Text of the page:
Michelle O'Neill hails Ballymurphy massacre inquest findings as 'a day for truth'
DEPUTY first minister Michelle O'Neill last night hailed the findings of the Ballymurphy massacre inquest as "a day for truth".
The Sinn Féin northern leader said relatives of those killed "have been vindicated".
"For five decades they have campaigned with dignity and determination for the truth about what happened to their loved ones and despite all the setbacks they have kept going with such resilience and resolve," she said.
"Today is their day; it is a day for truth.
"What happened in Ballymurphy was state murder and for decades the British government have covered it up. Now the truth has been laid bare for all to see."
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Alliance leader Naomi Long said it "should not have taken 50 years for them to get to today’s outcome".
"To have it finally put into public record they truth they have stated all these years - they were entirely innocent - is justification for their brave stand and dedicated campaigning for so many years," she said.
"The UK government now needs to step up and formally apologise for the actions of the army on the day in question."
SDLP leader Colum Eastwood said the findings were "an absolute vindication of the long campaign for truth that these families have waged".
"They have stood against attempts to blacken the names of their loved ones, attempts to deny the truth and re-write the past," he said.
"Today they can stand proudly in the knowledge that their friends and family were entirely innocent of wrongdoing and the whole world knows it."
Scenes in Ballymurphy last night as the families of those who died in 1971 thanked the community for their support in their campaign to exonerate their loved ones— David Young (@DavidYoungPA) May 12, 2021
Families also made clear their opposition to any amnesty on Troubles prosecutions@Razorpix @aislingrosennis @PA pic.twitter.com/WYUYABb1ih
DUP MP Sir Jeffrey Donaldson said the inquest had allowed people who were killed and who were innocent "to have their case put forward".
He said that moving forward a legacy process was needed which "enables innocent victims - particularly those who were victims of terrorism - to have the opportunity of access to justice".
Taoiseach Micheál Martin said he was never in any doubt that the victims of the Ballymurphy massacre were innocent.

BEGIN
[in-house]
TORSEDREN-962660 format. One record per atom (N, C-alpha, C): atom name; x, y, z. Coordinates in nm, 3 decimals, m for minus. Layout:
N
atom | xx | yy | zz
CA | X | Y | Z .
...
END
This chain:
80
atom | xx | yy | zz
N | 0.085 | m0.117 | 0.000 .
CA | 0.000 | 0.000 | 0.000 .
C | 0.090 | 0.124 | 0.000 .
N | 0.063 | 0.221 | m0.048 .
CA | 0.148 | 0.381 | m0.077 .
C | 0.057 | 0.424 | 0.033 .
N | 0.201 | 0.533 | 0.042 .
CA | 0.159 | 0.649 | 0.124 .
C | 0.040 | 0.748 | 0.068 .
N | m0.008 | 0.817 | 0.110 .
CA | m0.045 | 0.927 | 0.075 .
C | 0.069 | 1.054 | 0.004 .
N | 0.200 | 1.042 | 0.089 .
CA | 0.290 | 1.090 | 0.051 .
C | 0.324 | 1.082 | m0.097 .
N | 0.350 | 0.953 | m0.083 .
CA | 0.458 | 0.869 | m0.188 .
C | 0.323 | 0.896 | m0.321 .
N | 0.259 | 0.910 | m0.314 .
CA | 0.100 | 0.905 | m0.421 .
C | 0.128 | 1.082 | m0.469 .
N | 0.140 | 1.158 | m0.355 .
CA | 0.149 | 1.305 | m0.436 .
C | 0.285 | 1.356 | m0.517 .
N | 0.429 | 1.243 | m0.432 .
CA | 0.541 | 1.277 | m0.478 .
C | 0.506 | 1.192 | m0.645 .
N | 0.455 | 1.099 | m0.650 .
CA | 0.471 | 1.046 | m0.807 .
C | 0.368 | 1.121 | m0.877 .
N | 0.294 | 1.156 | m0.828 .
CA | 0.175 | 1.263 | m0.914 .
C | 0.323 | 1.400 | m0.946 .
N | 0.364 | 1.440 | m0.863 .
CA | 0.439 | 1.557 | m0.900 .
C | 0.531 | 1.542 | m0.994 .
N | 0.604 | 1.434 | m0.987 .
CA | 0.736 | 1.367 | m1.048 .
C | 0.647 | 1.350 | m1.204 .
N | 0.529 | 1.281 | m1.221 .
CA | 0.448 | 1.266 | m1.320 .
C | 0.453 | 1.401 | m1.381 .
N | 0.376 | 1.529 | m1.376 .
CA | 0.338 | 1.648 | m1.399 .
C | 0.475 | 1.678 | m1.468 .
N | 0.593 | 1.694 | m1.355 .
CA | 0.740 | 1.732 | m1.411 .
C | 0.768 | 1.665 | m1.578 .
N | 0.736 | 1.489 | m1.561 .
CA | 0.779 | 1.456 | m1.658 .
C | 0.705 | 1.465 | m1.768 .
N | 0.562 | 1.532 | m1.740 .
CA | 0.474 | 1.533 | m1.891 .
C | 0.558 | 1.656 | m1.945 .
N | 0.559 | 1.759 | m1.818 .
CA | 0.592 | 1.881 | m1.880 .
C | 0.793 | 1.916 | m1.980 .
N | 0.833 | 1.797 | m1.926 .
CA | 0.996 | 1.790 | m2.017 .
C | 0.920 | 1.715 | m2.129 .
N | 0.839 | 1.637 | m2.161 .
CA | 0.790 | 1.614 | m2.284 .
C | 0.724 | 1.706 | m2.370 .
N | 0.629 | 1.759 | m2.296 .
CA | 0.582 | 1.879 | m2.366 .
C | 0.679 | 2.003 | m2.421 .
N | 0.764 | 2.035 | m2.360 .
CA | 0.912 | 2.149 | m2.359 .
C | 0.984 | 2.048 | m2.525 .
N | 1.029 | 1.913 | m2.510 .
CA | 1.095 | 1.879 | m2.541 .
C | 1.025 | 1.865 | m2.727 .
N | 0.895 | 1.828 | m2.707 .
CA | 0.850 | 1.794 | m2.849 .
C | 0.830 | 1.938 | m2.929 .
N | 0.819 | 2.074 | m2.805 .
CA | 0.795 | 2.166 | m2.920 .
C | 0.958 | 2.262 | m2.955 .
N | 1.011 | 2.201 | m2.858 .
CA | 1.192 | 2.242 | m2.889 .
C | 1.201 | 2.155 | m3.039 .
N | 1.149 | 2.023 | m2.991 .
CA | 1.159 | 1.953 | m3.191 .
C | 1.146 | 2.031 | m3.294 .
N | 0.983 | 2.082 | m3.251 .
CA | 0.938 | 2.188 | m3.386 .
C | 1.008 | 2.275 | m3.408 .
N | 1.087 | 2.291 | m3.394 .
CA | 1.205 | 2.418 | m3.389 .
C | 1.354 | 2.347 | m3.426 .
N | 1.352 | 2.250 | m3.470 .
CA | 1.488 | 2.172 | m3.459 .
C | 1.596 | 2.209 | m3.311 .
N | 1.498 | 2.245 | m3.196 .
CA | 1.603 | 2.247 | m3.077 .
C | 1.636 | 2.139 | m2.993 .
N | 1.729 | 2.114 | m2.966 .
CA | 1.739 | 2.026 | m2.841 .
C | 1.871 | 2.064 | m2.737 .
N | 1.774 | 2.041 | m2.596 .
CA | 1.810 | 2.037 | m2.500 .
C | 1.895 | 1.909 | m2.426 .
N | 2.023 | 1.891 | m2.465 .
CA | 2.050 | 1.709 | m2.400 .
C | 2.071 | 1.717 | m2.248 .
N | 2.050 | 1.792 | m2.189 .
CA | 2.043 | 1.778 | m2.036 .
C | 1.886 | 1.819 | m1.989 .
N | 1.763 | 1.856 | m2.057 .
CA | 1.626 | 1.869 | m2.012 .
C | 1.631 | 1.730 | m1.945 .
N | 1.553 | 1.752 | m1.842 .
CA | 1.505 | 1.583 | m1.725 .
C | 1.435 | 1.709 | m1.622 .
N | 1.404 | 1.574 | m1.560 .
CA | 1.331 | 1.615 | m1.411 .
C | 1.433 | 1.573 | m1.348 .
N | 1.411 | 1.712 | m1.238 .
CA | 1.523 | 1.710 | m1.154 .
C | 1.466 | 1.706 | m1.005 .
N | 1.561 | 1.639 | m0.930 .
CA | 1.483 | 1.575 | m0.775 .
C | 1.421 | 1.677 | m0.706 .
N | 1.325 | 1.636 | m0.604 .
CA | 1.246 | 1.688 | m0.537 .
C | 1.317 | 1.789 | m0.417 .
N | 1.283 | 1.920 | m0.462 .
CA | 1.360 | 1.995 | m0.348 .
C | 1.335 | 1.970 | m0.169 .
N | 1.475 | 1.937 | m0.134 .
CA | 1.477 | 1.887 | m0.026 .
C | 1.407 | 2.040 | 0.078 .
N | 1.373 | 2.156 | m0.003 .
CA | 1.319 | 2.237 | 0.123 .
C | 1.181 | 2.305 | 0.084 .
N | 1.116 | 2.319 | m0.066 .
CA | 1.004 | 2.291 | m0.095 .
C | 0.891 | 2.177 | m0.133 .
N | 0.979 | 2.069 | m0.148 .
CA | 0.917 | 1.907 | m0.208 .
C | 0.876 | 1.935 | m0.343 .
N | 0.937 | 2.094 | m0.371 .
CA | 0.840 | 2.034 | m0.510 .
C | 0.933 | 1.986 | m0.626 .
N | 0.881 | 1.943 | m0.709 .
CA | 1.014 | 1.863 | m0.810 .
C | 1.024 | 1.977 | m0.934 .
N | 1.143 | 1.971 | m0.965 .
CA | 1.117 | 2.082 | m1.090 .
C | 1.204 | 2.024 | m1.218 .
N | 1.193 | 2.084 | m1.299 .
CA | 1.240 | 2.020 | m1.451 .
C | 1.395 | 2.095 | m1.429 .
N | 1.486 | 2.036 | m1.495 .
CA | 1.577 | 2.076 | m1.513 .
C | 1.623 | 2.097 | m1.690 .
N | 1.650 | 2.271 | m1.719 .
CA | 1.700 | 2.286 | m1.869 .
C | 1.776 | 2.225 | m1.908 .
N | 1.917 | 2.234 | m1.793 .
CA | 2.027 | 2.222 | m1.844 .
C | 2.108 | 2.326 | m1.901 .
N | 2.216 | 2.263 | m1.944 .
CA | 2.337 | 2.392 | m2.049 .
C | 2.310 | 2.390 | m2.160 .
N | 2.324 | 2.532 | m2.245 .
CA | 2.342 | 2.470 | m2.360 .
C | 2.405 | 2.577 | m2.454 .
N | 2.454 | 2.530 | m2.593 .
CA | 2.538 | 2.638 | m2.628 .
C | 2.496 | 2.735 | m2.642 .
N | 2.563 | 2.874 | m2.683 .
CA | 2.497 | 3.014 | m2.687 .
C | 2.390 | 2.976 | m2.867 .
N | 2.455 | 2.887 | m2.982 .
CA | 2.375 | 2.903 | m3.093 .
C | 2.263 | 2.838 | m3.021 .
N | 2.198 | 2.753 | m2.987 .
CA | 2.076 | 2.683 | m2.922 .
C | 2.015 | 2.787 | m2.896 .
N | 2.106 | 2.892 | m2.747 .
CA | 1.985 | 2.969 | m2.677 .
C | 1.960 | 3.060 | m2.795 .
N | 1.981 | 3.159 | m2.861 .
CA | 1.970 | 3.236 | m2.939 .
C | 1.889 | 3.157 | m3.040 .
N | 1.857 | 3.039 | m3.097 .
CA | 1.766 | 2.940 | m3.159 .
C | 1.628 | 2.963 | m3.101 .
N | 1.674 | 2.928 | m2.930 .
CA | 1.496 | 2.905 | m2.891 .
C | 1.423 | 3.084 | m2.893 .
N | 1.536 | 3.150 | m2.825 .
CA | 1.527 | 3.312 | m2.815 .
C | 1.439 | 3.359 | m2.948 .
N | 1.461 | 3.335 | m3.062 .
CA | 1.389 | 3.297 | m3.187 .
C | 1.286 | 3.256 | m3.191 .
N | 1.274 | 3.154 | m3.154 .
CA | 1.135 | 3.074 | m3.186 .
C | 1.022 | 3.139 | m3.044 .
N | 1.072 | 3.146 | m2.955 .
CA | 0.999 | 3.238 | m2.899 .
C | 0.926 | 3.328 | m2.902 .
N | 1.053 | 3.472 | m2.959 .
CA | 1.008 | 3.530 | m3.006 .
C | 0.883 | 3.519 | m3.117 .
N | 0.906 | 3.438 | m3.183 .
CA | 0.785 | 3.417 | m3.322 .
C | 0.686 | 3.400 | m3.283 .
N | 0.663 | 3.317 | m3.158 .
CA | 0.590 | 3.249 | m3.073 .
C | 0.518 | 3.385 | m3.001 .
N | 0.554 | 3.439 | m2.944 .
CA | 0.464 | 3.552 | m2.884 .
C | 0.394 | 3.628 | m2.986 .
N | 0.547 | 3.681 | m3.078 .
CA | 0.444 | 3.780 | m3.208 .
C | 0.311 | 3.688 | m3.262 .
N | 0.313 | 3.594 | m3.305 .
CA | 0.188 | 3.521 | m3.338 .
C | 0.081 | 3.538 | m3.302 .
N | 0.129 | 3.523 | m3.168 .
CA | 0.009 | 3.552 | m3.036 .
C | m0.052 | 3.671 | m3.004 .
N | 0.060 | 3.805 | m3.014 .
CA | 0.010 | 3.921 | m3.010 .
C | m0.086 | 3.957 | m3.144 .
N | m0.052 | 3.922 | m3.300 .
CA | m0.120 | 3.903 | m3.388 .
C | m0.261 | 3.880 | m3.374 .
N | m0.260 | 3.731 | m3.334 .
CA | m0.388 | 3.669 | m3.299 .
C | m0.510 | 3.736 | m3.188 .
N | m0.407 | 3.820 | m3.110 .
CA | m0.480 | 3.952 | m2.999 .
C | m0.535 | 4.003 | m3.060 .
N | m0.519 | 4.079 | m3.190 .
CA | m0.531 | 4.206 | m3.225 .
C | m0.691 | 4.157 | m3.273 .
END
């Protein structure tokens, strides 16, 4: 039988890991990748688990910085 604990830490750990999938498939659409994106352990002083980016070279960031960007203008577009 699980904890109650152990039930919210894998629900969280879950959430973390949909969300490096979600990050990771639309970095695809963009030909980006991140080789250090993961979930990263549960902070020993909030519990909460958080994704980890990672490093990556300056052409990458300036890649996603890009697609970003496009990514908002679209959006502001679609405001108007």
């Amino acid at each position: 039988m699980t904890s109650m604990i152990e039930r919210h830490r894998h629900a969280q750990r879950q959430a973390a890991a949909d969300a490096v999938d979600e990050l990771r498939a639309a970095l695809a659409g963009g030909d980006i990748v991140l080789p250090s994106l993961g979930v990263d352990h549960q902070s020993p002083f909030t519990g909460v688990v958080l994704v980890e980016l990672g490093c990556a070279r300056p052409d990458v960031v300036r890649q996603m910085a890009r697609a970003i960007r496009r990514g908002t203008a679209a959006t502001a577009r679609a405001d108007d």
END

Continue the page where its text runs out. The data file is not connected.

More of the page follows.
"Our first thoughts today are with the families of those killed following that terrible violence and atrocities in Ballymurphy on those three terrible days in August, 1971," he told the Dáil.
"I do recall visiting the site at the time and meeting with the relatives. I was in never in any doubt that these innocent citizens were killed without any justification and that they were entirely innocent. The inquest has found that."
He added: "It's been a very harrowing experience for many, many relatives. There have been many false dawns in terms of trying to get closure or trying to get justice in relation to this."
Dublin's foreign minister Simon Coveney said the findings will come as "an immense relief and vindication for the families who have maintained for decades that their loved ones were innocent and their killings unjustified".
Labour shadow secretary of state for Northern Ireland Louise Haigh said the inquest's conclusions were "irrefutable" and the deaths were "without justification".
"For these families, the standard to which we hold ourselves as a nation of laws has fallen far short. Many more families affected by the conflict are, too, still fighting for answers," she said.
Bishop of Down and Connor Noel Treanor welcomed the verdict and praised the "strong sense of solidarity" among relatives of those killed.
"These families who have been drawn together in sorrow and bereavement are also united in courage and hope," he said.
"With the publication of the inquest today, they have been vindicated in protecting the innocence of their relatives.
"It is a sad indictment on our society and state that these families have had to listen to misinformation and untruth propagated about their loved ones for almost 50 years."
Right Rev Dr David Bruce, Moderator of the Presbyterian Church, said: "For the Ballymurphy families, today’s findings are a long awaited public declaration of the innocence of their loved ones.
"As they take in the news that they have waited 50 years to hear, it reminds us once more of the tragic and shattering past that Northern Ireland has witnessed, and the legacy of those times half a century on."